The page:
Field of Fire
Field of Fire illustration

In “Spoils of War,” Daenerys took a page right out of Aegon’s ย book by putting her enemies into a maelstrom of fire, which led to a quick and brutal Dothraki mop-up of the Lannister and Tarly soldiers. When I first saw the Season 7 trailer, which also included Jaime galloping on a horse surrounded by fire that eventually marked the climax of “Spoils,” I thought we might be getting a literal Field of Fire 2.0 where Daenerys’ dragons ended the Lannister opposition and set up Daenerys’ final conquest of the Iron Throne. Instead, the “Loot Train Attack” (What an atrocious name. We need to do better. Maybe Dany’s Inferno?) was not the final battle or end of the war, but it may prove just as decisive in the end. I cannot imagine that any soldiers who find out what happened to the dudes fried extra crispy out on the Blackwater Rush are going to be in any hurry to risk a similar fate protecting a Mad Queen. The preview scenes for this week’s episode alluded to that by setting the stage for Daenerys’ former enemies to bend the knee and join the winning side, not unlike Torrhen Stark, the King of the North who swore allegiance to Aegon and became the derisively named, “King Who Knelt.”

Daenerys with Drogon in the “Loot Train Attack”

Yet, not only has Season 7 involved quite a bit of history repeating itself, but Thrones has skillfully interwoven details from seasons past into current events. Like Breaking Bad, another epic show from the Golden Age of Television, Thrones has done an excellent job of making sure every single scene is used to add another layer to the narrative. No opportunities are wasted, and no minor details are unimportant in the story. In “Dragonstone,” even Sam Tarly reading through old books at the Citadel included an easter egg callback when a picture of the assassin’s dagger from Season 1 was contained in a book about dragonglass and fighting White Walkers. Not surprisingly, that exact dagger got a lot more scene time at Winterfell in “Spoils.” For anyone who may have forgotten the dagger, the show even took the time to have Littlefinger point out how that very dagger was the trigger for the War of the Five Kings, and subsequently, most of the major conflicts in Westeros since the show started. With only three episodes in Season 7 left, it’s a pretty good bet that Arya’s new killing tool will become Chekhov’s Dagger, likely for Baelish himself, and possibly even some White Walkers if Arya is called to defend her home from the Long Night that approaches.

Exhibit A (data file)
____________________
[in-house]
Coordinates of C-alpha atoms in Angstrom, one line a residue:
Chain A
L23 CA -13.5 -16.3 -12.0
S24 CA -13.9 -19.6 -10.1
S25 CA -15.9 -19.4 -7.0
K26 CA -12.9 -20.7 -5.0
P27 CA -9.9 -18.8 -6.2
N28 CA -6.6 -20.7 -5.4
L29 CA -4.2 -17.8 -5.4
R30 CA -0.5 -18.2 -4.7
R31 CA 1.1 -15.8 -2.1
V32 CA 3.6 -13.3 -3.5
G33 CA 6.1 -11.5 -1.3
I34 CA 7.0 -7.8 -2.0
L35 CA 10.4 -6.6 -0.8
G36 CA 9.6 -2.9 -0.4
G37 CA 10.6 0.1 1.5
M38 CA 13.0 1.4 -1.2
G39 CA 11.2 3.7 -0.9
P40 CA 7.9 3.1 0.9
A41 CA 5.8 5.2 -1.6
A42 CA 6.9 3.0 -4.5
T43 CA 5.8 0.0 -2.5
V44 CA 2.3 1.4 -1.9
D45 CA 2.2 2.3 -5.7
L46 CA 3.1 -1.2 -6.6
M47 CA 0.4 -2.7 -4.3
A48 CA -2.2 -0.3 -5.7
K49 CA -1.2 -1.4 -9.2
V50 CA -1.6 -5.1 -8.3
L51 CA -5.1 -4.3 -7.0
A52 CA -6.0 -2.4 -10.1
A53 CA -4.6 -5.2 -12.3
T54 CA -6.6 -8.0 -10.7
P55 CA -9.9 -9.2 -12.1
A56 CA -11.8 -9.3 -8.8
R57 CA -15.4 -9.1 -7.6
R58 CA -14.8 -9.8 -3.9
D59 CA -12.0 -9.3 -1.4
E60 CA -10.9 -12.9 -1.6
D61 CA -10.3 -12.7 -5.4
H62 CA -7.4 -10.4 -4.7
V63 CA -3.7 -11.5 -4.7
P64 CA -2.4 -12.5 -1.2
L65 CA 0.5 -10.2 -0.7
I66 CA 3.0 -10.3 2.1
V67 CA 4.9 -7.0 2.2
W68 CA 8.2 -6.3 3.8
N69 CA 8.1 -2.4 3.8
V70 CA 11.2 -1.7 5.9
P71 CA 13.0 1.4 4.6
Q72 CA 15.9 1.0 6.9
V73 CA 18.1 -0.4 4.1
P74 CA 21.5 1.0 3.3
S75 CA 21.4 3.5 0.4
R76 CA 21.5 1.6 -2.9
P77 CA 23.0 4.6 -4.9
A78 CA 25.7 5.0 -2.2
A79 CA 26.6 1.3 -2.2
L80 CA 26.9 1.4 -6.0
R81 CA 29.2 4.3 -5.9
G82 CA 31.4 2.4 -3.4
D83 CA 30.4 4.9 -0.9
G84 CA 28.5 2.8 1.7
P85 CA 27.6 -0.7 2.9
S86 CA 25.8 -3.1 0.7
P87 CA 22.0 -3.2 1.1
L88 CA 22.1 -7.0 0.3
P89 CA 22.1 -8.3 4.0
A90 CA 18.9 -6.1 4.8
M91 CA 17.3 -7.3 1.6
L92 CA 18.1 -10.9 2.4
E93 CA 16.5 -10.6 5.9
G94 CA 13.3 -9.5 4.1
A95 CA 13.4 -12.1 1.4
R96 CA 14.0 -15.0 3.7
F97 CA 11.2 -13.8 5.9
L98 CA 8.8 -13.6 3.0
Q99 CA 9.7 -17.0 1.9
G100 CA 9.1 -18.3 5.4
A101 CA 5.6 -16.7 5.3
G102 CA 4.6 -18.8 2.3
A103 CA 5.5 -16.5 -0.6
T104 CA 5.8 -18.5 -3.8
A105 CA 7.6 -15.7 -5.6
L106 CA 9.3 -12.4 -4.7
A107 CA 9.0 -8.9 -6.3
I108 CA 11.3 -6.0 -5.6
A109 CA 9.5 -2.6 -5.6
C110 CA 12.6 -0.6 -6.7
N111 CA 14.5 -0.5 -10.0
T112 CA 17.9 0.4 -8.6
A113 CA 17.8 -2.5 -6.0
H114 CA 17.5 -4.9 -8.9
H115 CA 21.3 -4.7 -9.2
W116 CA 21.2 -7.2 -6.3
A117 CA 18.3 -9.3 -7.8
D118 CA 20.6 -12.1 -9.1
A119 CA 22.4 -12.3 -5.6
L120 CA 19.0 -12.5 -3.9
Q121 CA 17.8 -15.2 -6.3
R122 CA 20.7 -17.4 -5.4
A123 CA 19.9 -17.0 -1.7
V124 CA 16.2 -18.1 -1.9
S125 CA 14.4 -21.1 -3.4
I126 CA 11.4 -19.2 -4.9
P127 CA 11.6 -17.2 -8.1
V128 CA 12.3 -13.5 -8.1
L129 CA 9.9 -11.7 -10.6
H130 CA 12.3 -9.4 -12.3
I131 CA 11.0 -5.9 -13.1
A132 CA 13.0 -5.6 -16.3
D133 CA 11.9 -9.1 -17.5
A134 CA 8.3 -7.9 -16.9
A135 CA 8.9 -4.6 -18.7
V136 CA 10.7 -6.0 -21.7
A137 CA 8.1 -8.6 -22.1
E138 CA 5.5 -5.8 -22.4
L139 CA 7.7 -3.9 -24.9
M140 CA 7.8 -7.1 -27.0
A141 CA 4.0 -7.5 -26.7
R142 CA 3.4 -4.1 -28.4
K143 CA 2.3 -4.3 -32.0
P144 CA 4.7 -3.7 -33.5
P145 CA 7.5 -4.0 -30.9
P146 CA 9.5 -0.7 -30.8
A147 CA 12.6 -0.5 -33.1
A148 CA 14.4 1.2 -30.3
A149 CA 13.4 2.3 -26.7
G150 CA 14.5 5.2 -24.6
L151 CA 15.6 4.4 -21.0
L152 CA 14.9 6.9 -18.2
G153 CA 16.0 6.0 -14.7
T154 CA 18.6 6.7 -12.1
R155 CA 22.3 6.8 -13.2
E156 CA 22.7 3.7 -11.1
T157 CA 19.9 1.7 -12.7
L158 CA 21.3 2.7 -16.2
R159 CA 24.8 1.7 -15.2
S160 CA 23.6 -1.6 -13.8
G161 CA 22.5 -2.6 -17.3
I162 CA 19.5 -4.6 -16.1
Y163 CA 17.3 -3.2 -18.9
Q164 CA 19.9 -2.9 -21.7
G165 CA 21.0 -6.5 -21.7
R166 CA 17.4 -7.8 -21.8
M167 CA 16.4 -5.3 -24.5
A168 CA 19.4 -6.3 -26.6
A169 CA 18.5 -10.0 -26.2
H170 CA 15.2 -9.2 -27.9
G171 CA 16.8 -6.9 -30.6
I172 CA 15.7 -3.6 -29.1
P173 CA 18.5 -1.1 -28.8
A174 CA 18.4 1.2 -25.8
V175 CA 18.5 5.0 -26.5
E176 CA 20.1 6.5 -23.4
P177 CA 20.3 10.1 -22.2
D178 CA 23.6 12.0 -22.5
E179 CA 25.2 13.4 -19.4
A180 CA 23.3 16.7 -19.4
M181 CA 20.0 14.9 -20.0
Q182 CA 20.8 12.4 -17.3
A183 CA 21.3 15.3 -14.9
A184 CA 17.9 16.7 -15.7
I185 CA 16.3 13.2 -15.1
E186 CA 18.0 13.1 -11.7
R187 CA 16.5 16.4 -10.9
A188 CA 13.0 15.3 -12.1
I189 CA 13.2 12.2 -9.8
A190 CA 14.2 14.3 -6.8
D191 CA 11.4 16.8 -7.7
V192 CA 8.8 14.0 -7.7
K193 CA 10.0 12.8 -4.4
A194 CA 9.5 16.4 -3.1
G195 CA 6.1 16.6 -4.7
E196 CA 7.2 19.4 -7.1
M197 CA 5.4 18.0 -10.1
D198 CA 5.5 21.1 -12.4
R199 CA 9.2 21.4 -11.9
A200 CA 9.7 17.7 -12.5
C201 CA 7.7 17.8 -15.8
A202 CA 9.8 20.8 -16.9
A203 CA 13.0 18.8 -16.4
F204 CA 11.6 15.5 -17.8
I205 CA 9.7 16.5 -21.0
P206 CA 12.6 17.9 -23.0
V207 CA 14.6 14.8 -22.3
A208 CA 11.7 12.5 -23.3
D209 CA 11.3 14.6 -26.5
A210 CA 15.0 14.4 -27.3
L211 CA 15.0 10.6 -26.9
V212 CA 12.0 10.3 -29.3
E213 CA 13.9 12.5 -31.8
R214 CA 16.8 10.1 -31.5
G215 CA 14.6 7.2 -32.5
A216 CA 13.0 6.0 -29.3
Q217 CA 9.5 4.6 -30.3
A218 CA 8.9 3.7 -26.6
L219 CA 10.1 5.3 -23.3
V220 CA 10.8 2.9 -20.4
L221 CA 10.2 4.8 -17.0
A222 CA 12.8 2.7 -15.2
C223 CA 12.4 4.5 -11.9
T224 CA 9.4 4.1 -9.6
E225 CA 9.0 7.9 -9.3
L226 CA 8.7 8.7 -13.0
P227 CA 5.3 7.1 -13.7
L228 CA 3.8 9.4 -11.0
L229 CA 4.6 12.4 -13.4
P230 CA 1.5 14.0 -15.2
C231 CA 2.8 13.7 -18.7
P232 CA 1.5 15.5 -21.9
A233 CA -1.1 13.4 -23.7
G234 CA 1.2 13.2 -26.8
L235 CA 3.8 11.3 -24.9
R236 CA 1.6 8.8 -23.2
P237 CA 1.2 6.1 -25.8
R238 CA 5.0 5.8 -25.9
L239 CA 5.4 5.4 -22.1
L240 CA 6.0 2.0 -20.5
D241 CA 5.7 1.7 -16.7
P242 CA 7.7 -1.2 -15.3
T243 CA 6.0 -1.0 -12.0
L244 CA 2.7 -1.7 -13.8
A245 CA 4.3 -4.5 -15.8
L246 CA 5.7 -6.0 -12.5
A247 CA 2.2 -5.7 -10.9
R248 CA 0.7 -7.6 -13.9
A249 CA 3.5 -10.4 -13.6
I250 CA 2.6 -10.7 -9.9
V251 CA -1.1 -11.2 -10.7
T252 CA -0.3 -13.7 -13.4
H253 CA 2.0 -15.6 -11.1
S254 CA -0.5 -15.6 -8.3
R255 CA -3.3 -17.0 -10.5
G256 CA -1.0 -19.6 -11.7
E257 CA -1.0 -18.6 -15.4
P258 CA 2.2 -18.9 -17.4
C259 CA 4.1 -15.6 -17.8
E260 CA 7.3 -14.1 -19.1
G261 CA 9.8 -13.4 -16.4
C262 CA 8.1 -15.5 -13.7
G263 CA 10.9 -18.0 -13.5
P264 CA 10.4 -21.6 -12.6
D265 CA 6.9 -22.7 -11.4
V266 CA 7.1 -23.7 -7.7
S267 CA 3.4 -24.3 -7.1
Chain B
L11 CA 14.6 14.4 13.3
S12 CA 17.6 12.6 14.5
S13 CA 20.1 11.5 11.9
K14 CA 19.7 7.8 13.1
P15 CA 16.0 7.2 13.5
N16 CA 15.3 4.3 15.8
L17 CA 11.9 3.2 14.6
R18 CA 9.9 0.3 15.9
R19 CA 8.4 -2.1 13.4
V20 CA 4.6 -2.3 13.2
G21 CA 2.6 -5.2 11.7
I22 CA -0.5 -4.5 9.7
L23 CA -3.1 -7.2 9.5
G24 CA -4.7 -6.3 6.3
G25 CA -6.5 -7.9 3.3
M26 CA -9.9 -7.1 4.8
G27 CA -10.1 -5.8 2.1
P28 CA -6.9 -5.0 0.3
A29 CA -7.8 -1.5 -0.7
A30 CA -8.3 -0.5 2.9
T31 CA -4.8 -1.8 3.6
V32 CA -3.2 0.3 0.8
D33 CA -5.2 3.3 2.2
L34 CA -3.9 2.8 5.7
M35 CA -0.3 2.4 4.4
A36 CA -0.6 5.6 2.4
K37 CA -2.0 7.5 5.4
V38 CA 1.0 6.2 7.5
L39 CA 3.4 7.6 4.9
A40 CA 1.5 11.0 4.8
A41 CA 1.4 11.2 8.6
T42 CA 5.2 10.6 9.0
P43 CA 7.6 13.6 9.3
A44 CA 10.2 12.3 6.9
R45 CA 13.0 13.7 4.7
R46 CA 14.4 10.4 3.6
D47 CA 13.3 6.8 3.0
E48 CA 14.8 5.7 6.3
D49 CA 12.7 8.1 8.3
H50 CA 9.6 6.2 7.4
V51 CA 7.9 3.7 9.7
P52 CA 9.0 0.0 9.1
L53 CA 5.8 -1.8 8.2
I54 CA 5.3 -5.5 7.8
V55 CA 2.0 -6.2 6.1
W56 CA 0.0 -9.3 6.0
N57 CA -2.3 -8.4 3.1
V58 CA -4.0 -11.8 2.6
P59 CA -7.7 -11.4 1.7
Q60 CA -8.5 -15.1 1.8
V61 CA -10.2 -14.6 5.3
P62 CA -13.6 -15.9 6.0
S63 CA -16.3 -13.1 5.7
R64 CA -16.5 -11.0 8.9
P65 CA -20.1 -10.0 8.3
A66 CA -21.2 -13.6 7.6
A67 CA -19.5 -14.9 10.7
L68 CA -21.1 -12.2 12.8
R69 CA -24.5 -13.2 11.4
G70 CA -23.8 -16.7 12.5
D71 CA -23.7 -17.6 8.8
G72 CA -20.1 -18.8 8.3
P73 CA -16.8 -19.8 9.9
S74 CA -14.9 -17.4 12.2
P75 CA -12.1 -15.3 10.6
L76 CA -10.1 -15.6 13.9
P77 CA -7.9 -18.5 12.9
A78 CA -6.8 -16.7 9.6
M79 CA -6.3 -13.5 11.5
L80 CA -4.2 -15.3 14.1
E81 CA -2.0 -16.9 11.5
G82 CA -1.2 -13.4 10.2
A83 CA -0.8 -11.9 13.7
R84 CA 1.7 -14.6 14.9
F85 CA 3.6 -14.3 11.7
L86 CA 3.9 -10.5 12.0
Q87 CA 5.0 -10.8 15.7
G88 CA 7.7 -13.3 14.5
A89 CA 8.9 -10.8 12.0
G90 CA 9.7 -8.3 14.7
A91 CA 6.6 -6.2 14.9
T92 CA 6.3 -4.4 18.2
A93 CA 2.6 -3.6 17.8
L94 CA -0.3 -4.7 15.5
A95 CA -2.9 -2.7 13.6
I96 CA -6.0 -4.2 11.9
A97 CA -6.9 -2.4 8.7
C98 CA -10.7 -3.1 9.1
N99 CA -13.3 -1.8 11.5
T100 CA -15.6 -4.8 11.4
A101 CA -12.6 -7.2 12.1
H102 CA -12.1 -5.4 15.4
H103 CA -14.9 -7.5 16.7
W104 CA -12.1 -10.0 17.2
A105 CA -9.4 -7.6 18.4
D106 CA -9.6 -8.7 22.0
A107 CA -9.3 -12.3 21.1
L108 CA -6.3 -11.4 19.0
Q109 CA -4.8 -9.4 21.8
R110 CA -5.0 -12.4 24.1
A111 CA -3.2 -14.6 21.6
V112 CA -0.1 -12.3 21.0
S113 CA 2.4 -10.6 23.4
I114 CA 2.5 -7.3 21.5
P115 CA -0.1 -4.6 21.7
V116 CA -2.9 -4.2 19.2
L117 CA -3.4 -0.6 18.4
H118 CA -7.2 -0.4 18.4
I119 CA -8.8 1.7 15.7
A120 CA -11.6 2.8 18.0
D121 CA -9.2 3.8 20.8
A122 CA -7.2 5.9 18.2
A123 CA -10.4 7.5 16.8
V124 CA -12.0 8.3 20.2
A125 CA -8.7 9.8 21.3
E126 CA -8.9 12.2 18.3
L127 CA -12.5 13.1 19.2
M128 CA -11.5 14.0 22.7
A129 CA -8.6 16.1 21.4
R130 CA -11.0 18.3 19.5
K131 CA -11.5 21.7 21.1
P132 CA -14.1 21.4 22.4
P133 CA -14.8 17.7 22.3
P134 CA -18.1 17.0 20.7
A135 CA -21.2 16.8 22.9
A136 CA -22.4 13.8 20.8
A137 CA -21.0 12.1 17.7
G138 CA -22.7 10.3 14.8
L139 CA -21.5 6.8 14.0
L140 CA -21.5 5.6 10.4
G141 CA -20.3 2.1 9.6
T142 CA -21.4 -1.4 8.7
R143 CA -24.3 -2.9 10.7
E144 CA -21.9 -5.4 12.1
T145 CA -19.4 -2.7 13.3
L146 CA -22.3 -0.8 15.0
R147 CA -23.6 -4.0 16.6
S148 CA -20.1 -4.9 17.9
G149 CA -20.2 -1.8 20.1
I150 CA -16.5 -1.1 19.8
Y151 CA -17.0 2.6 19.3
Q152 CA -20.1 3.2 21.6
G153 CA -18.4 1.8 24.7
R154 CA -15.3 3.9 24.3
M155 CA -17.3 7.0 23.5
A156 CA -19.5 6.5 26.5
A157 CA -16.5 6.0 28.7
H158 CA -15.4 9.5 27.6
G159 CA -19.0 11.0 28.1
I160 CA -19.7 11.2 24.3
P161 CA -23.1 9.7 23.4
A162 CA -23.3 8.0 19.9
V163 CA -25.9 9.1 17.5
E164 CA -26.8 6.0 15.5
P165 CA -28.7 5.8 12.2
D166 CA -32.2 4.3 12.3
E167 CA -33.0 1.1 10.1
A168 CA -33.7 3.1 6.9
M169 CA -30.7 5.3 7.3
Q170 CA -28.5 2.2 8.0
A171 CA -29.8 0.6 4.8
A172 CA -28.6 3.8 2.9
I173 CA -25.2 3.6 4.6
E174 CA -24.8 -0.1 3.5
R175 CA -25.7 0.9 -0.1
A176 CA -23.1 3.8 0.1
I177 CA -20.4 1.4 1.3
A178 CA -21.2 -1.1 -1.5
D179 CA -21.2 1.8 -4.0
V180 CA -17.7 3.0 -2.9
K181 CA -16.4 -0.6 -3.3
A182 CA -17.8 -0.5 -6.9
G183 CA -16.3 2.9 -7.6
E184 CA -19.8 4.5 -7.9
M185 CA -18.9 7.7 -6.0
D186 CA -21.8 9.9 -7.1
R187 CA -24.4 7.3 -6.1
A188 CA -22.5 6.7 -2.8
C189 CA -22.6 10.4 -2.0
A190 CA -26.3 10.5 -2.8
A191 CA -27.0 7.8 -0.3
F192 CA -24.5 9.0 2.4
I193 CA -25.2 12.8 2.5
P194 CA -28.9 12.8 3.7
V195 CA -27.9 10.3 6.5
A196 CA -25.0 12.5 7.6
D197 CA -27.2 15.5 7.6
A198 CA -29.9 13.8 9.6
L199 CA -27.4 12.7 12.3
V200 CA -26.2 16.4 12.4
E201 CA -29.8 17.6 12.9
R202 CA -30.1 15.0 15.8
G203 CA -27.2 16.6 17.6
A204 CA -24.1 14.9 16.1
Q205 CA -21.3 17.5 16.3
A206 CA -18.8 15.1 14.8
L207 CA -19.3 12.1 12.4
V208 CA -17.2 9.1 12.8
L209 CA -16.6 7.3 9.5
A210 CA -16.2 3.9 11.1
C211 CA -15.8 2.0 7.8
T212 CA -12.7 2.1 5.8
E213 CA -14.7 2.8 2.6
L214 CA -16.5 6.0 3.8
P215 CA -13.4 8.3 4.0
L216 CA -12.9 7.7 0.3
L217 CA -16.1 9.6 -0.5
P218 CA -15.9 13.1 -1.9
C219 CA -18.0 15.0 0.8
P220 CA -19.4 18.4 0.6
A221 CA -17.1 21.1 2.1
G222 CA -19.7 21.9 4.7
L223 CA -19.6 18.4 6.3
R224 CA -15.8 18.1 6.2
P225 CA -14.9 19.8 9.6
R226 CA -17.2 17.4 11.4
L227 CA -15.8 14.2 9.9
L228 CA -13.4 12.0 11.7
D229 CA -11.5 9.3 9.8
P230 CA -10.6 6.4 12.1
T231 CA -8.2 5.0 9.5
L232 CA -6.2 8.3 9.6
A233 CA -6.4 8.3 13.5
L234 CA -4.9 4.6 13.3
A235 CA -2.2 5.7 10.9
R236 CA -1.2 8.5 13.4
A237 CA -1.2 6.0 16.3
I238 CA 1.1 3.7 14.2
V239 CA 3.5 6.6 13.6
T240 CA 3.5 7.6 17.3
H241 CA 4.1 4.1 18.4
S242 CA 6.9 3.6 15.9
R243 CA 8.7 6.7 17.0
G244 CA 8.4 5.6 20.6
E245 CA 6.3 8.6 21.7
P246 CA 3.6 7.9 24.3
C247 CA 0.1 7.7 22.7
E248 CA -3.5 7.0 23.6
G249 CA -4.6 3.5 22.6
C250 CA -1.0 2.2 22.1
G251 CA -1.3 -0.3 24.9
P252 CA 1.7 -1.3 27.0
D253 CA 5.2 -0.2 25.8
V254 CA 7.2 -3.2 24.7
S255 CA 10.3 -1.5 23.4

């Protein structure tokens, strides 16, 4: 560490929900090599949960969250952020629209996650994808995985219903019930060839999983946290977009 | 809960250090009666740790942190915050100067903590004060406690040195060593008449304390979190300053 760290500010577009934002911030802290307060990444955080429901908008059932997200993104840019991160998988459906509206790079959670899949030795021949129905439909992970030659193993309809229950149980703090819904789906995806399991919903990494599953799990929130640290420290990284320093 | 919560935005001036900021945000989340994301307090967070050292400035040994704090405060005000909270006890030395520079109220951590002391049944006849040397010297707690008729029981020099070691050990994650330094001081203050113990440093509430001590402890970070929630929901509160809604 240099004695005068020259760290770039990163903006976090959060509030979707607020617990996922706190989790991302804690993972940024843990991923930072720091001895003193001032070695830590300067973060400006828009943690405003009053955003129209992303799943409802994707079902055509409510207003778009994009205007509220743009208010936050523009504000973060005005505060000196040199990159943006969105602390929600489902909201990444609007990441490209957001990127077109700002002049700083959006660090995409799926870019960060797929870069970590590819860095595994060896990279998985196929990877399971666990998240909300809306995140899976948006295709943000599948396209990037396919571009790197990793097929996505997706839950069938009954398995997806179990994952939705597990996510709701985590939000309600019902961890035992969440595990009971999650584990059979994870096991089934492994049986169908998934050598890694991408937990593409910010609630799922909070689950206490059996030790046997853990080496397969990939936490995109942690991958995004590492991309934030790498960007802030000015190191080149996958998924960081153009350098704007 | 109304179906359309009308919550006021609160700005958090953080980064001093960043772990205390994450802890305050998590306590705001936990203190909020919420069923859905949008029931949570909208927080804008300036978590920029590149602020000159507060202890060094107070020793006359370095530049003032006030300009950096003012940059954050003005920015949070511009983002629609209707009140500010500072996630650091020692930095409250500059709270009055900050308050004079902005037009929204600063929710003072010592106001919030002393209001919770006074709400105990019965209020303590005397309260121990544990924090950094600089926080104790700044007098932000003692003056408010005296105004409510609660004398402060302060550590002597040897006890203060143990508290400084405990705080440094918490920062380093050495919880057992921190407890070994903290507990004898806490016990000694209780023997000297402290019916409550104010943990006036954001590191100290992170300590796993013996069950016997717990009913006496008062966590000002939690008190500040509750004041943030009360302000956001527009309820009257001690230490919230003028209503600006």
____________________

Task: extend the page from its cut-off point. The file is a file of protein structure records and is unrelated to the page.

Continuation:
Littlefinger hands Bran Catspaw
Littlefinger hands Bran the dagger [Catspaw]
Ultimately, this season so far could be summed up by saying that with Daenerys’ attempted conquest of Westeros and the impending invasion of the White Walkers, those who fail to learn from history are doomed to repeat it. This is true to some extent as what occurs the rest of the season will likely dovetail with the painstaking groundwork that Benioff & Weiss have laid for the past seven years. But in this case, the events of Season 7 have been more of the same song โ€“ of ice and fire โ€“ but with a different verse.

 

This is the new sound, just like the old sound.


Contributed By: Scott Chandler